[CASE] Twenty years after a 13-year-old girl was found raped and murdered, the police tried to match up DNA evidence with a suspect (the man who had been the boyfriend of the girl's older sister). They sent a letter to the defendant (he was then living in New Jersey), on the letterhead of a fictitious law firm, inviting him to join a fictitious class action. When he replied, they obtained enough saliva from the envelope he'd licked to match the DNA sample.

The Washington State Bar Association has been asked to write an amicus brief in the defendant's appeal to the Washington State Supreme Court, State v. Athan. The amicus committee recommends that "the appropriate issue to be addressed by the WSBA is the detrimental effect on the bar and the administration of justice if police are allowed to falsely pose as lawyers." The Board of Governors invites comments, and will decide at its next meeting, December 9-10. For more information see Notice of Request for WSBA to File Amicus Curiae Brief.

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Monday, November 14, 2005

Making the Leap From PI to IP

[NEWS] Since Texas has enacted tort reform measures, some personal injury firms are moving into intellectual property litigation. Here's a profile of a firm in Marshall, TX, home of the Eastern District of Texas, a court with a reputation for being friendly toward patent plaintiffs (in both bench and jury trials). law.com - Making the Leap From PI to IP, IP Law & Business, Nov. 14, 2005.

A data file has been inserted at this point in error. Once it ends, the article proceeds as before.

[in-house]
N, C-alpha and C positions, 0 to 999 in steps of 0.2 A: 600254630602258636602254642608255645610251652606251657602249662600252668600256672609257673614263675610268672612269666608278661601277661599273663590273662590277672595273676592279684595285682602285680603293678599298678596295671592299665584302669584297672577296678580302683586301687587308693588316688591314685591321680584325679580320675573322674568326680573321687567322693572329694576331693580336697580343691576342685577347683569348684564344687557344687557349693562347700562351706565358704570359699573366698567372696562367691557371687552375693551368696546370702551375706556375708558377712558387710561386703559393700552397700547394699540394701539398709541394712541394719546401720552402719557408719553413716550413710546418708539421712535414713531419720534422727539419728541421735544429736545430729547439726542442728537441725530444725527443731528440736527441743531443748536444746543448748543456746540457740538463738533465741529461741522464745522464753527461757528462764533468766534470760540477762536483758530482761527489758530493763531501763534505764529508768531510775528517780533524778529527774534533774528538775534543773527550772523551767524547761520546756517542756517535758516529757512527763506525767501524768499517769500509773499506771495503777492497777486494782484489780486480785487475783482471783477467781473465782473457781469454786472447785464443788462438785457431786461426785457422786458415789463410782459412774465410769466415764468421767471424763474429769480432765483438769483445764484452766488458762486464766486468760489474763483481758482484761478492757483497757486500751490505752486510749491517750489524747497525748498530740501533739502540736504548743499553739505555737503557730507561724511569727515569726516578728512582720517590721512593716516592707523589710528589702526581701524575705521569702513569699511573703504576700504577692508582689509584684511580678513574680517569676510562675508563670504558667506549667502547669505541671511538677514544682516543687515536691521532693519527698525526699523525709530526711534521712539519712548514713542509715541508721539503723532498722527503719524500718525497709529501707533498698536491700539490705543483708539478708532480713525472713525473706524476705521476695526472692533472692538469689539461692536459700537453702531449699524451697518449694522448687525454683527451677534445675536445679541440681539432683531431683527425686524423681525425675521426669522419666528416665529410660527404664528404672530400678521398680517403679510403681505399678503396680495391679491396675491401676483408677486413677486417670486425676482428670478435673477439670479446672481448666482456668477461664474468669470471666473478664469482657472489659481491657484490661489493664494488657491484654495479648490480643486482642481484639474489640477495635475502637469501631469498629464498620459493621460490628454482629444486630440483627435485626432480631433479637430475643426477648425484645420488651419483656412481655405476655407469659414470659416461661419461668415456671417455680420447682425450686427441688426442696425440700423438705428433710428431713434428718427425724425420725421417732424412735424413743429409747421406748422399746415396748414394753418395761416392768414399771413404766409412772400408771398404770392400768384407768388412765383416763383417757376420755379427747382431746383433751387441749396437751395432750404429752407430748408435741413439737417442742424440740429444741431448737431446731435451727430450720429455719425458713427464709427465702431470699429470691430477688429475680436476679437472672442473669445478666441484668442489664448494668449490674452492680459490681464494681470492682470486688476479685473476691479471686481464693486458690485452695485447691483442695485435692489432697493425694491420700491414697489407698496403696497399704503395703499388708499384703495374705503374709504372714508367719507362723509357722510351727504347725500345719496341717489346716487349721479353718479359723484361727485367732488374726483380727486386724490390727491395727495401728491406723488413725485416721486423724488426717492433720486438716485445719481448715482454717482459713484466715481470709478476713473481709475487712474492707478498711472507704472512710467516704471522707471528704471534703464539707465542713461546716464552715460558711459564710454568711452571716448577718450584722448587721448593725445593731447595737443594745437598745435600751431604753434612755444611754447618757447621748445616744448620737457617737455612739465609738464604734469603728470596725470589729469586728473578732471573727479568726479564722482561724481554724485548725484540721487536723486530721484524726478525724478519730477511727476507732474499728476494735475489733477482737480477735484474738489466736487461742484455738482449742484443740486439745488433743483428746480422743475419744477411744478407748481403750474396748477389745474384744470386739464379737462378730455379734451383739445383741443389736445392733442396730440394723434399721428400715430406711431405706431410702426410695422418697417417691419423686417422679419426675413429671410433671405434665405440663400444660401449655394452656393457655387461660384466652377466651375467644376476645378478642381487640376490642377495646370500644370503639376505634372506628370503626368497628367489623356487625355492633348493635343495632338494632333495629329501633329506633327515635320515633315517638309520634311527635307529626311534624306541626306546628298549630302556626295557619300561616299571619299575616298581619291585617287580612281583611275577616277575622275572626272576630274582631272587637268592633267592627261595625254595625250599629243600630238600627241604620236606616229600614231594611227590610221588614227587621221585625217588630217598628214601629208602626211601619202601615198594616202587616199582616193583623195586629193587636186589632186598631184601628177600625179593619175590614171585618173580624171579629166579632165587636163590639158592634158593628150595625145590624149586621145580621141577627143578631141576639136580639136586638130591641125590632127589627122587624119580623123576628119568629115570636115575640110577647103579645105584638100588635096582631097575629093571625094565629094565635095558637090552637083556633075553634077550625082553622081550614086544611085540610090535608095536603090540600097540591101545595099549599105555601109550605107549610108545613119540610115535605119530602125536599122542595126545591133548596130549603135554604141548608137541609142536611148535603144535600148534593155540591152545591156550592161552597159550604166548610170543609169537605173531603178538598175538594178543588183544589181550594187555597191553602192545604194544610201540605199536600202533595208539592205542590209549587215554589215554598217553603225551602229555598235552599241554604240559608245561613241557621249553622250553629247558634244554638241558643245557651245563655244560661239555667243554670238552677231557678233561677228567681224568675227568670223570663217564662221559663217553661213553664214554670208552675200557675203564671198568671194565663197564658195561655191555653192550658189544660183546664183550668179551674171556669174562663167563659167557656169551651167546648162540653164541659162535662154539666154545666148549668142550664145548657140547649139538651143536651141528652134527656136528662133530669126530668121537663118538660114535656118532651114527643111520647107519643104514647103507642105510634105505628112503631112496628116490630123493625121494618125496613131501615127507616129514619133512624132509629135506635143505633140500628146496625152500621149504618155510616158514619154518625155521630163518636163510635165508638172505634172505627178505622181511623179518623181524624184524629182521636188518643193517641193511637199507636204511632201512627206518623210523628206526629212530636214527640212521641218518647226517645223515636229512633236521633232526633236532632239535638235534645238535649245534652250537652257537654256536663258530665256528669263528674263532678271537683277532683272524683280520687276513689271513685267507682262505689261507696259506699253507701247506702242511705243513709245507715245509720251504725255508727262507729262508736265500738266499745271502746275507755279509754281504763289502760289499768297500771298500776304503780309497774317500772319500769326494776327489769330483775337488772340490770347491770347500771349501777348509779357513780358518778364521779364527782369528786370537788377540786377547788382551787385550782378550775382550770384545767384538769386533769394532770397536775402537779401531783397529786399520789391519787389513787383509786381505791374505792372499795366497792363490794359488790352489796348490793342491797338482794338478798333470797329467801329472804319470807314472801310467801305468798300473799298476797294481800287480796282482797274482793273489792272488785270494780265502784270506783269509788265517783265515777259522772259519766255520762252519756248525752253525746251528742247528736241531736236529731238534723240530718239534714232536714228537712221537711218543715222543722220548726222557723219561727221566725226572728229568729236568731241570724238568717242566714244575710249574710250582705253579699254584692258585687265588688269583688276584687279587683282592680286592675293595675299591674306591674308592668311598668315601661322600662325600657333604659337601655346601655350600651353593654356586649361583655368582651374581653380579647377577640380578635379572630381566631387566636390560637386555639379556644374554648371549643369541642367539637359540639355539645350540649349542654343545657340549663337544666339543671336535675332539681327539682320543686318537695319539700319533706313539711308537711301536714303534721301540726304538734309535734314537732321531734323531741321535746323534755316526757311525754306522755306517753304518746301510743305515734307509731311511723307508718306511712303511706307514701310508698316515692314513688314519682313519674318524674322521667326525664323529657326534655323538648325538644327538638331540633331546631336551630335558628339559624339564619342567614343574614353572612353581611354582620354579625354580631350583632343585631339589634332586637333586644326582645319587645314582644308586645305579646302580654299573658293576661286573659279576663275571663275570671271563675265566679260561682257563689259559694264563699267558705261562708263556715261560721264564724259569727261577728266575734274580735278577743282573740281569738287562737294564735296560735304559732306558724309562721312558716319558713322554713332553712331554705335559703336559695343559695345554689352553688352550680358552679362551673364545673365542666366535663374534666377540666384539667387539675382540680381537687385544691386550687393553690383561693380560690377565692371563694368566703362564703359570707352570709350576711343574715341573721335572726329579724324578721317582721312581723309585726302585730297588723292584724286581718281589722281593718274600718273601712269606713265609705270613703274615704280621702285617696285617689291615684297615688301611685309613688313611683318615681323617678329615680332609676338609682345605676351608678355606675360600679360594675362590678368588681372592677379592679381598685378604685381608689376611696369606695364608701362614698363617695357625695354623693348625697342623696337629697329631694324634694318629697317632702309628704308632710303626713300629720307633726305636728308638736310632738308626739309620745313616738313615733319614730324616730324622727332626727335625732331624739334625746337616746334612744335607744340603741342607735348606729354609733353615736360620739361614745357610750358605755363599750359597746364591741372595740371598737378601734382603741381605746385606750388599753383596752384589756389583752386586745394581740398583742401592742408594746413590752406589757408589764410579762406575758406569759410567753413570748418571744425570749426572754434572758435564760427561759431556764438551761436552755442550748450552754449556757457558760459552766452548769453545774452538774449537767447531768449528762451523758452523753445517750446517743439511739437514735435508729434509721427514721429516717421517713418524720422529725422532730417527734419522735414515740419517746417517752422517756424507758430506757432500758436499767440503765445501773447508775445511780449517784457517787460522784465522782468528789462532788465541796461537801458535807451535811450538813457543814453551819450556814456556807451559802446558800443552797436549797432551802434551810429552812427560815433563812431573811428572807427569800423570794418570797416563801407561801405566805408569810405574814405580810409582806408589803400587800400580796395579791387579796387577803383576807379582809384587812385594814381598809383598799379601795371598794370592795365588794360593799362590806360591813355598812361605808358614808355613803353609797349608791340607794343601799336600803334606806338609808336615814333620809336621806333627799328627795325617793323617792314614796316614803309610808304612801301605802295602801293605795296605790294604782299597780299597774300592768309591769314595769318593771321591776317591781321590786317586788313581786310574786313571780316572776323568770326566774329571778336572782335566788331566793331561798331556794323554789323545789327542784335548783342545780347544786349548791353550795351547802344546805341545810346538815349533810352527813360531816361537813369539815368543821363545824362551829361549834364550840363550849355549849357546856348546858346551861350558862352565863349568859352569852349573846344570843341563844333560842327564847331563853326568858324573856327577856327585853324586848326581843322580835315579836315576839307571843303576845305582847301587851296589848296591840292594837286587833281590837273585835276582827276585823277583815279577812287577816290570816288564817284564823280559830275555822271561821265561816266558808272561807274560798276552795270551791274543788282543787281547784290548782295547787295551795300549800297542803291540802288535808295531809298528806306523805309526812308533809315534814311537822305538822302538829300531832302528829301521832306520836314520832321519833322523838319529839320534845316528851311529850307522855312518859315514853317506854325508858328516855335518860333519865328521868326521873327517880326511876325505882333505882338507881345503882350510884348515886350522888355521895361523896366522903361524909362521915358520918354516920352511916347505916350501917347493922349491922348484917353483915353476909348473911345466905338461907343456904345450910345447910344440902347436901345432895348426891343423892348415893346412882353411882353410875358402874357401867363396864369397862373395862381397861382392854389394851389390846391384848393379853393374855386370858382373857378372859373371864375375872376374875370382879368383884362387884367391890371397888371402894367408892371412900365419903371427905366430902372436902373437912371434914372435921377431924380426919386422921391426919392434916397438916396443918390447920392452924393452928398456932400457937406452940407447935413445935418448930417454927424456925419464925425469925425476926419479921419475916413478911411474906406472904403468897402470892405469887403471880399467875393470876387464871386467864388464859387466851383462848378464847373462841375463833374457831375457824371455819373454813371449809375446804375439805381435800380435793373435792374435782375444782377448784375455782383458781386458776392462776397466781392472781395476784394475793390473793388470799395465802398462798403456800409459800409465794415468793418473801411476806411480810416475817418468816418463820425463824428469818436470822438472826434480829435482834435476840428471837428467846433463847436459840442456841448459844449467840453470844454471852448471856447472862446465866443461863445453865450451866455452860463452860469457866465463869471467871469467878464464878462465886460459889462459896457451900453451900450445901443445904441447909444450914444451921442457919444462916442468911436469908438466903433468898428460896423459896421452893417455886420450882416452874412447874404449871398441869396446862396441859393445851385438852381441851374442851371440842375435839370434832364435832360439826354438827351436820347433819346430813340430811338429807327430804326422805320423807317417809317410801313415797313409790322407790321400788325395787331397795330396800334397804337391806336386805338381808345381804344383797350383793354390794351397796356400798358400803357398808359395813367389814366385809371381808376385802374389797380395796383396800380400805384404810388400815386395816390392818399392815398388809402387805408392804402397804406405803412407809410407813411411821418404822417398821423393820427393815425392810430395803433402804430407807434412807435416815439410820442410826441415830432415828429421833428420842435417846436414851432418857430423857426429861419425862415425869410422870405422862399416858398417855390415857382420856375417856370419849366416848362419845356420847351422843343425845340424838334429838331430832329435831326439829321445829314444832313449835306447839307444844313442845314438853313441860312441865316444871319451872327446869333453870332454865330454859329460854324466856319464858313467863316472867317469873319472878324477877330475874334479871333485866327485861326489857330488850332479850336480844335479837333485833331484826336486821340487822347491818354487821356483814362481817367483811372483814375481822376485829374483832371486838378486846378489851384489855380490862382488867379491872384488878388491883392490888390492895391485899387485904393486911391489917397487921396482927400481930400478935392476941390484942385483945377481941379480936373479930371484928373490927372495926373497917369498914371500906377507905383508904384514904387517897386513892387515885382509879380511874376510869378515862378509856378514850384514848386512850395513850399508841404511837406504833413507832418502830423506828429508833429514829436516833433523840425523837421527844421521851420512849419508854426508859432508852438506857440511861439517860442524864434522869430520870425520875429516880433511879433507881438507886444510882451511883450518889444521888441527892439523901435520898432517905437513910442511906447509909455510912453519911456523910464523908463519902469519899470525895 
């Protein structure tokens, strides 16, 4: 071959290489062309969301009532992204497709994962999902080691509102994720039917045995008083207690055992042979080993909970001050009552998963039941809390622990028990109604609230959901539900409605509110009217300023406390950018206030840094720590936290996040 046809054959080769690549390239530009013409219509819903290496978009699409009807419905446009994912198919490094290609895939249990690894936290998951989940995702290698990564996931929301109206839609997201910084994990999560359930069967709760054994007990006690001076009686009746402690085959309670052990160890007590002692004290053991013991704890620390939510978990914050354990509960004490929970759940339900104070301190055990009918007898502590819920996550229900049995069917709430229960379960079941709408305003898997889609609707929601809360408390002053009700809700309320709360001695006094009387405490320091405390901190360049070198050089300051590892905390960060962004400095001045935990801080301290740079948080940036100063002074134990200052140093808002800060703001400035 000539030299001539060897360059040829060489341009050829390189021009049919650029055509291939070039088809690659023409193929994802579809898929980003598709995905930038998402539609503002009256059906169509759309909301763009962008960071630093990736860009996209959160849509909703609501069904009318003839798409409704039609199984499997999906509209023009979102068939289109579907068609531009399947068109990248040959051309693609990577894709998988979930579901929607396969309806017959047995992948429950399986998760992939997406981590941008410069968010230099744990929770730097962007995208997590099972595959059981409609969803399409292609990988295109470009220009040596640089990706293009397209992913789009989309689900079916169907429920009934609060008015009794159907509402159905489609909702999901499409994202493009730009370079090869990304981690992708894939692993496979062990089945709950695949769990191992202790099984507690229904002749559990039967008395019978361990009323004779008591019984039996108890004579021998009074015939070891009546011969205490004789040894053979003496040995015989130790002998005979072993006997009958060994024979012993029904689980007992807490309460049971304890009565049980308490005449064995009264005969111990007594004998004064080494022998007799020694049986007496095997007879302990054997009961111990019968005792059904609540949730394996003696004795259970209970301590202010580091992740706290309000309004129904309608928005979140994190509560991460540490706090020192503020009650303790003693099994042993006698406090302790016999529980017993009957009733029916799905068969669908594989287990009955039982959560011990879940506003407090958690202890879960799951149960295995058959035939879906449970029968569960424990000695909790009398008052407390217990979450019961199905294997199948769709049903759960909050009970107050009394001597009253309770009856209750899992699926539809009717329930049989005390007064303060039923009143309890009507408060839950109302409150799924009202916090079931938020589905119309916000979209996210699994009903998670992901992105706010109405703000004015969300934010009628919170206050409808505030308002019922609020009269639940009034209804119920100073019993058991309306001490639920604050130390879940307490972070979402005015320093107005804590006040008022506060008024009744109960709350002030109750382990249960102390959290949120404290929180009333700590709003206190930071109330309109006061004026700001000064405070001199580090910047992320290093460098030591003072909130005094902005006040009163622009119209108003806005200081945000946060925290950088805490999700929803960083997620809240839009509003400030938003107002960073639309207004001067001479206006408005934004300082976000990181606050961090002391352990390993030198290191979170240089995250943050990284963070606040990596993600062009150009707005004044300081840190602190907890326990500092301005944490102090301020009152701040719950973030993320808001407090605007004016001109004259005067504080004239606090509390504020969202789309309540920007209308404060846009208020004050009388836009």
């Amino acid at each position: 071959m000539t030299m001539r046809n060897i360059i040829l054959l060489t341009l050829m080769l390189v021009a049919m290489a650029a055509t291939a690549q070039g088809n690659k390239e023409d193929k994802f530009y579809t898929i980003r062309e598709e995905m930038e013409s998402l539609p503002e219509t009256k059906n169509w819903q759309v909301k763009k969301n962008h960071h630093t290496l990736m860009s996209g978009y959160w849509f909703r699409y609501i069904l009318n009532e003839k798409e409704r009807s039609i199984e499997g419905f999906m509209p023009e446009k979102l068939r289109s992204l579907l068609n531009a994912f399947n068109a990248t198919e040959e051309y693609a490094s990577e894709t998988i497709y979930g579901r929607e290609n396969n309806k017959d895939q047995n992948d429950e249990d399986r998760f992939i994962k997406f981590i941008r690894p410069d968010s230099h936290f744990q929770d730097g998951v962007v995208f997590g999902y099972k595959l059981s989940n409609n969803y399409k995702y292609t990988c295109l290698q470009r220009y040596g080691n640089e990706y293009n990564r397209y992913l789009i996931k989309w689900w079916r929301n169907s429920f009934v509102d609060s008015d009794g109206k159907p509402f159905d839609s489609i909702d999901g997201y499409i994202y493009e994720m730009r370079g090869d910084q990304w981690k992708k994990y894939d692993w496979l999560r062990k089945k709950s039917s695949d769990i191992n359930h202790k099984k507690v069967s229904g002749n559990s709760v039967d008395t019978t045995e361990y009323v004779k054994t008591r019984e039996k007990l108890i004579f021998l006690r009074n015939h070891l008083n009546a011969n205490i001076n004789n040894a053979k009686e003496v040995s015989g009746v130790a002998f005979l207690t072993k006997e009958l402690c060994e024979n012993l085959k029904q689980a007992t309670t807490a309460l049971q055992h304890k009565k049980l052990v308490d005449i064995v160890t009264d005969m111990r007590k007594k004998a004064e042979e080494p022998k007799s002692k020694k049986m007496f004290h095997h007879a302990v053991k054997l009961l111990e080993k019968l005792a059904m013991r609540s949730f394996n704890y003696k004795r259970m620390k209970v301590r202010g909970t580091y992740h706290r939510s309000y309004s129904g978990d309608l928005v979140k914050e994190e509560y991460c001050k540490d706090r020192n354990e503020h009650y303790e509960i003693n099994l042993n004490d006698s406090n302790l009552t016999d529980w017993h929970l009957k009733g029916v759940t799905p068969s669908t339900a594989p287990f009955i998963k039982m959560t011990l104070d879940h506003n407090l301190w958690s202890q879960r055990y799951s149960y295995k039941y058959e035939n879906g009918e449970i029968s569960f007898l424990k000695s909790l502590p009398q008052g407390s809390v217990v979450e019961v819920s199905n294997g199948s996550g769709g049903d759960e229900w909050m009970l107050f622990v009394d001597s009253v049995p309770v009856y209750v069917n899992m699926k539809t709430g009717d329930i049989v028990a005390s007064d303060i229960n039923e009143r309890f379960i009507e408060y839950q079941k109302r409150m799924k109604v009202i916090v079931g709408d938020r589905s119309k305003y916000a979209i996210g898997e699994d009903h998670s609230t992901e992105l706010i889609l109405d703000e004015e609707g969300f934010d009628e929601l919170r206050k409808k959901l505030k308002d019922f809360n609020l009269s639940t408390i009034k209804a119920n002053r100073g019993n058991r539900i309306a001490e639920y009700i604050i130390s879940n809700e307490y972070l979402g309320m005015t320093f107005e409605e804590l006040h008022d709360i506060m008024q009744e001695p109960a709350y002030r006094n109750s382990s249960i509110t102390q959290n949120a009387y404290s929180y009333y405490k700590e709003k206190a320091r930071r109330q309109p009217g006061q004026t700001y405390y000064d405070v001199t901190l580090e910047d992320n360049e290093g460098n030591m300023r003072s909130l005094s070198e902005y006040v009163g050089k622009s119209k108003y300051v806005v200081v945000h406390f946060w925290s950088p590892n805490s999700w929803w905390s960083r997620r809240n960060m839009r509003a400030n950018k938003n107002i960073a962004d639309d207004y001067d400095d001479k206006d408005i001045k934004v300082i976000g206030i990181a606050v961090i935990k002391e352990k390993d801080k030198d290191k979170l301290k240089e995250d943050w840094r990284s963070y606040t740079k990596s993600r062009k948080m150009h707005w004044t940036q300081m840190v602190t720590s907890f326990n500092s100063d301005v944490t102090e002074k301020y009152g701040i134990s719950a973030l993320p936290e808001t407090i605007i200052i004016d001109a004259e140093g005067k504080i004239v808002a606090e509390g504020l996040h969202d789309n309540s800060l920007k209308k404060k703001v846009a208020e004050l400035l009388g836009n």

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Sunday, November 13, 2005

Application of rape shield statute to exclude victim's email message

[CASE] A recent case raises several issues about the trial of a juvenile as an adult. Here I'd like to highlight the final issue discussed in the case: whether it was error for the trial court to exclude an email message from the victim.

The defendant (Posey) and the alleged victim (H.A.H.) were high school classmates. Prior to or around the time the met Posey, H.A.H. wrote an email message to someone else describing some rape fantasies and saying she would like a boyfriend to choke her and beat her. The police made copies of emails from the H.A.H.'s computer. The defense wanted to introduce this one to show that H.A.H. consented to the violence and intercourse with Posey and to rebut her claim that she was afraid of him.

The trial court found that the email was highly prejudicial. The court noted that "[a]nybody who's had an e-mail correspondence with anybody knows it's easy to say things during that correspondence that you wouldn't necessarily say to their face."

After discussing limited situations when a victim's past sexual history can be admitted despite the rape shield statute (RCW 9A.44.020), Division 3 found that the trial court did not abuse its discretion in excluding the email.
Find Result - 2005 WL 2982134

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Ineffective asstance of counsel claims fail - discussion of defense counsel's trial tactics

[CASE] In an appeal of child molestation convictions, the defendant raised claims of ineffective assistance of counsel that give an interesting view of the defense counsel's trial tactics. State v. Cramer, 2005 WL 2858884 (Wash. App. Div. 2, Nov. 1, 2005) (unpublished), Find Result - 2005 WL 2858884.